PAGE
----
Some factories may not directly do leather work, customizations of bags, dresses, jeans etc. but may be affiliated with other factories that do and can help co-ordinate the piece work for you.
5. Learn How to Get an Accurate Quote
Choose the correct manufacturer for your product, as mentioned in #5. Know your product inside and out, per #1.
Say, you’ve found the right full-service manufacturer. Now you need to get a quote to see if you can manufacturer your product so you can sell it at the price you tested it.
Unfortunately, manufacturers can’t just ‘ballpark’ a figure for you. They need to know the facts. They’re not mind-readers and they’re not all alike. The process differs from manufacturer to manufacturer. Some have an automated online quote form.
Either way, before you begin the quote request process, read their FAQ’s to find out what information your manufacturer needs from you. Having all that information ready before you begin will get you the most accurate quote – in the shortest time possible.
For examples: For a fashion branding quote you’ll most likely need to have ready before requesting:
- Product Description
- Special effects? Printing embroidery?
- Sizes (XS, S, M, L, XL, One-Size)
- How many colours?
- How many of each colour in each size?
- Photos to upload of your product or product idea
- Fabrics, Mixtures,
- Tech Pack – A tech pack is a garment sheet, with all the technical information you need, from measurements to fabrics. Some manufacturer supply this but other charges up to $300 per tech pack. It can get very pricey.
When the quote comes back… Here’s where you’ve got to pay attention. Does it include the cost of a tech pack, producing samples, shipping samples, reviewing samples, making alterations, all stages of product production and shipping? Is there a product guarantee?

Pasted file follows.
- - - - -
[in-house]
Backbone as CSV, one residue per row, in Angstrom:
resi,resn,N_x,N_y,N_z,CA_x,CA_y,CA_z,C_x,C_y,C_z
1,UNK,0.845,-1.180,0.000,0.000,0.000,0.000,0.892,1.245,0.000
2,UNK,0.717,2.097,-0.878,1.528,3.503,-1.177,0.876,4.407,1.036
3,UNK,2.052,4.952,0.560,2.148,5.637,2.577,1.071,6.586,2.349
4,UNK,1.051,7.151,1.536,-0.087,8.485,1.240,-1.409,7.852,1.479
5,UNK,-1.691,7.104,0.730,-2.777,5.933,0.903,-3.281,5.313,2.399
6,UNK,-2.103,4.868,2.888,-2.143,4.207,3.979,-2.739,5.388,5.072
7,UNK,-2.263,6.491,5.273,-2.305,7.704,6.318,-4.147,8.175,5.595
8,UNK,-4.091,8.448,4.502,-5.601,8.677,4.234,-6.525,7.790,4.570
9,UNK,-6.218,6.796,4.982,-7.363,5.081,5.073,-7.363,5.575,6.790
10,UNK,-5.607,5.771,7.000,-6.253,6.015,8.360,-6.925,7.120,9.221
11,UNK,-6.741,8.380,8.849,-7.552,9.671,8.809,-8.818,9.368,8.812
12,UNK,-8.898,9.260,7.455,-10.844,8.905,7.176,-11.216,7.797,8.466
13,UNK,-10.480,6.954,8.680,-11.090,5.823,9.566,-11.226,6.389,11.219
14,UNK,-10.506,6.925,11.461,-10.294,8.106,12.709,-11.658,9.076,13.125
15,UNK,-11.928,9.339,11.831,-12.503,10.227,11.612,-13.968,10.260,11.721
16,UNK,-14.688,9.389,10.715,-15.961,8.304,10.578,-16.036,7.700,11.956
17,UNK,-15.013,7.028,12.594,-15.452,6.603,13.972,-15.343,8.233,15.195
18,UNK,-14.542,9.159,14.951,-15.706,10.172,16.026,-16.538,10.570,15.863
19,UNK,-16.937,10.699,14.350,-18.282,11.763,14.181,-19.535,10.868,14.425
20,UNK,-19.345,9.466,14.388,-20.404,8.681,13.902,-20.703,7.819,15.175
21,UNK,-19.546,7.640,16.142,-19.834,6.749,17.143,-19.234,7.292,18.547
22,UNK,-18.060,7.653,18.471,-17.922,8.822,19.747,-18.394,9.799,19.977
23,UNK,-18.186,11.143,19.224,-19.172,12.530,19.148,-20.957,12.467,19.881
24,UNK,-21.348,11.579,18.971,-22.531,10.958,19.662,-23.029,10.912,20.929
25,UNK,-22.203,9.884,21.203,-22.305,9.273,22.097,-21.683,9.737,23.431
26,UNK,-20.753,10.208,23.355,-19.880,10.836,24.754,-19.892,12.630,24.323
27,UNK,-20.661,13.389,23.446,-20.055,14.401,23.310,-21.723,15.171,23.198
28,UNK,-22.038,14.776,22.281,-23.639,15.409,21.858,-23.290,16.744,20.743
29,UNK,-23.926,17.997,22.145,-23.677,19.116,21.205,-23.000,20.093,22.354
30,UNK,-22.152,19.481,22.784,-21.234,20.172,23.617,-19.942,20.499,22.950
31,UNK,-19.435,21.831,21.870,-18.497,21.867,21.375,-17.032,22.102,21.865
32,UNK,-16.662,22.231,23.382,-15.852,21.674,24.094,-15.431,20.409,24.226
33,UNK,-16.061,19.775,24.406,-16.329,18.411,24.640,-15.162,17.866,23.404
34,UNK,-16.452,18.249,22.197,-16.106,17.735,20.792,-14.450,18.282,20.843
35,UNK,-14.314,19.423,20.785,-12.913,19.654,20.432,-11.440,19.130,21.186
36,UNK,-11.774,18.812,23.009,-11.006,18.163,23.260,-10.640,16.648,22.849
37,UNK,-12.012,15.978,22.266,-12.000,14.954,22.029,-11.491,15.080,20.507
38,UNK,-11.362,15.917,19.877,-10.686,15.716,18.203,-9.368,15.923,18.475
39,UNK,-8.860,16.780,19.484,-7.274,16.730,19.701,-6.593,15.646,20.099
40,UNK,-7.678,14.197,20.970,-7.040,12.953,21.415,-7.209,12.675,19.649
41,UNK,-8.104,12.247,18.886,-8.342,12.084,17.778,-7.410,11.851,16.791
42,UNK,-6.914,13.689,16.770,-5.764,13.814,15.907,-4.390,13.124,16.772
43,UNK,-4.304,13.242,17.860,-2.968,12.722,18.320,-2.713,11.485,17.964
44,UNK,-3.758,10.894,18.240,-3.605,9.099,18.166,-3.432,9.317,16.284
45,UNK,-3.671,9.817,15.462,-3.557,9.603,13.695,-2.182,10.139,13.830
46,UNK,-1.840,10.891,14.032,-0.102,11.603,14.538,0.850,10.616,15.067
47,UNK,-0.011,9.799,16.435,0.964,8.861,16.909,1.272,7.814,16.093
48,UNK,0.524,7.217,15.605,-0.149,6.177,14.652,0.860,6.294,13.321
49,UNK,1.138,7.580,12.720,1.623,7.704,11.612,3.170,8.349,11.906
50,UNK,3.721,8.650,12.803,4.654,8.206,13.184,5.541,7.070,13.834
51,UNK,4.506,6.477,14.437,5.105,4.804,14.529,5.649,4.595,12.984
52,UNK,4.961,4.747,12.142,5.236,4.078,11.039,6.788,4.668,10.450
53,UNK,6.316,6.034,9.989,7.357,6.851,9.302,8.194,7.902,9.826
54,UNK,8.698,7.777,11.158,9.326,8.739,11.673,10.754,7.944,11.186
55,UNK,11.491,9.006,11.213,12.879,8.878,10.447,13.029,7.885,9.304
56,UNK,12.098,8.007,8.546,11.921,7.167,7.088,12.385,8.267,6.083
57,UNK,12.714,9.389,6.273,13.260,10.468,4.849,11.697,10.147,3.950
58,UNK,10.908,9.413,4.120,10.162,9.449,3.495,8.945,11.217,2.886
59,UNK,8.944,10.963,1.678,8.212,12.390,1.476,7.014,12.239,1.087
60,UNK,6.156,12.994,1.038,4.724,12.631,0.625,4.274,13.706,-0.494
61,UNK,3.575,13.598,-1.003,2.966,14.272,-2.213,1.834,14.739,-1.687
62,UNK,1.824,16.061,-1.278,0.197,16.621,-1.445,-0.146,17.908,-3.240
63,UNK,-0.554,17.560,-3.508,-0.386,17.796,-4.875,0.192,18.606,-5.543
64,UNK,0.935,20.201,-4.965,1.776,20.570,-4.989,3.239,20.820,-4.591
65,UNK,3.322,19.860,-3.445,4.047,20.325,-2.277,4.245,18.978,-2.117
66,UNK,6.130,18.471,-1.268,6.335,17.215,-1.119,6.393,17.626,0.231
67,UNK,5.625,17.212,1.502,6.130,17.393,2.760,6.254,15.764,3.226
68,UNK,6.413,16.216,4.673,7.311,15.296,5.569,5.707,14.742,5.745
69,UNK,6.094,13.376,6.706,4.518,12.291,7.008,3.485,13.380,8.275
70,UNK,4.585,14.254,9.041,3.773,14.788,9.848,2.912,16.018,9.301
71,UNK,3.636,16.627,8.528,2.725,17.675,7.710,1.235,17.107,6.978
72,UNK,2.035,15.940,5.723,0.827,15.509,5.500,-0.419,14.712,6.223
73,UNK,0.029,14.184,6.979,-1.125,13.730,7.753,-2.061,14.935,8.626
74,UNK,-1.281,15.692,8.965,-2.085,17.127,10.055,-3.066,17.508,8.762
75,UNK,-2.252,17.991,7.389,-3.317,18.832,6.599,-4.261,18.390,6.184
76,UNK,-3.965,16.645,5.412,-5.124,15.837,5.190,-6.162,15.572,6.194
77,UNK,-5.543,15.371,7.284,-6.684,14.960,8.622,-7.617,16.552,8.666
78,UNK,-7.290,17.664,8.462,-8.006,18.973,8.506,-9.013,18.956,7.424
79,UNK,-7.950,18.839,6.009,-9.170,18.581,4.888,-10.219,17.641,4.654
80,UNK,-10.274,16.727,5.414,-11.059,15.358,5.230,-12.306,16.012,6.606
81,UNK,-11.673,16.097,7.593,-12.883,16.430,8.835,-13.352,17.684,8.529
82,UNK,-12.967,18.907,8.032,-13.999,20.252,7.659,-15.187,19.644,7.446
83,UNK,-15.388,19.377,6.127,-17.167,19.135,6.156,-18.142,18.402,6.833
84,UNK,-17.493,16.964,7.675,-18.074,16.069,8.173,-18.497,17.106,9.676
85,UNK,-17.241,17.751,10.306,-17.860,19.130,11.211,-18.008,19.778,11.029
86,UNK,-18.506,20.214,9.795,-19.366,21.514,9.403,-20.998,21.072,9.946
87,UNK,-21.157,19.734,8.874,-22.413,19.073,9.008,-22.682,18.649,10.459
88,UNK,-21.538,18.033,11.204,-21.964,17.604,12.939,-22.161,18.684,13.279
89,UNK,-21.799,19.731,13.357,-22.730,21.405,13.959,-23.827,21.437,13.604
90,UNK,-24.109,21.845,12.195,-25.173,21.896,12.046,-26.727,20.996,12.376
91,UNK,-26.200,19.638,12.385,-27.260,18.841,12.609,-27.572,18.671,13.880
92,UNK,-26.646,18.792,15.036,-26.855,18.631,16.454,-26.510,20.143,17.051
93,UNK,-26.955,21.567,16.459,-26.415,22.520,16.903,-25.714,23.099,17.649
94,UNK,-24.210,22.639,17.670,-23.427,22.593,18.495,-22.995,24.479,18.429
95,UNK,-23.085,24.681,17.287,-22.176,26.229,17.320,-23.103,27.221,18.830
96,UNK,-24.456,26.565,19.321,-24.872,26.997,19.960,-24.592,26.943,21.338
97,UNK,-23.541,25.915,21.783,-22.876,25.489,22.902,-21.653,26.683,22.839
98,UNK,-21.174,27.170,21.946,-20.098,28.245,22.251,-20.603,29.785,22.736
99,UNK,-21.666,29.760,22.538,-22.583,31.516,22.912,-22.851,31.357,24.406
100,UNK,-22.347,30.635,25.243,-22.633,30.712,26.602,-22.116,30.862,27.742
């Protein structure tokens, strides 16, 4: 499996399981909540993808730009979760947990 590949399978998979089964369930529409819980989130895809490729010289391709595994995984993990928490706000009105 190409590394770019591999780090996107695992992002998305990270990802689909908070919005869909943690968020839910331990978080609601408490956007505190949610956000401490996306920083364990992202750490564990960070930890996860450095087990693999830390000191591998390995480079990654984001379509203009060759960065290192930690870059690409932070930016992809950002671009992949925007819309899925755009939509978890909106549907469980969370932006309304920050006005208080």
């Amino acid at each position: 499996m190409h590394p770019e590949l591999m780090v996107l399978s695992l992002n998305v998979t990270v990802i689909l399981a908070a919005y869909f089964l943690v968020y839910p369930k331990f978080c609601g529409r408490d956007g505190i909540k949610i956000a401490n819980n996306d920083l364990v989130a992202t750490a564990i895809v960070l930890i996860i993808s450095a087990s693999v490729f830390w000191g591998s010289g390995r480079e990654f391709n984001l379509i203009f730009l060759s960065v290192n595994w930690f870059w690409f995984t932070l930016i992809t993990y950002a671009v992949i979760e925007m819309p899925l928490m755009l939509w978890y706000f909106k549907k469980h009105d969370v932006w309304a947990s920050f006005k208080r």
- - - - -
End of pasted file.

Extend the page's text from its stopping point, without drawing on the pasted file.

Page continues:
You may need to request a new quote if…
Say, you’ve received a quote for one thing – t-shirts in 3 colours & 5 sizes (200 pieces in total). Then, you realize that you need 4 colours of 5 sizes (still 200 pieces in total).
Here’s what may happen. First of all, you’d probably need to request a new quote because the price could be higher. Even though the piece count is the same (200 total), the extra colour can increase the set-up costs.
6. Use Your Manufacturers knowledge as Your Secret Weapon
Whether you’re new to manufacturing or been around forever, never overlook the knowledge of your manufacturer. They can give excellent advice. They know what works best so they’ll know how to get the results you need/want.
They can keep you on track time-wise and cost-wise. They can even make recommendations that will save you money and time.
Baxter House is great for this says…. From (insert company name). “Their customer service made all the difference in my getting exactly the product I wanted and when I needed it. I’ve since re-ordered, and they still gave valuable advice saved me time and money.”
7. Avoid Tricky Manufacturing Pitfalls
You need to get the correct products on time and on budget and that can be a challenge due to these factors: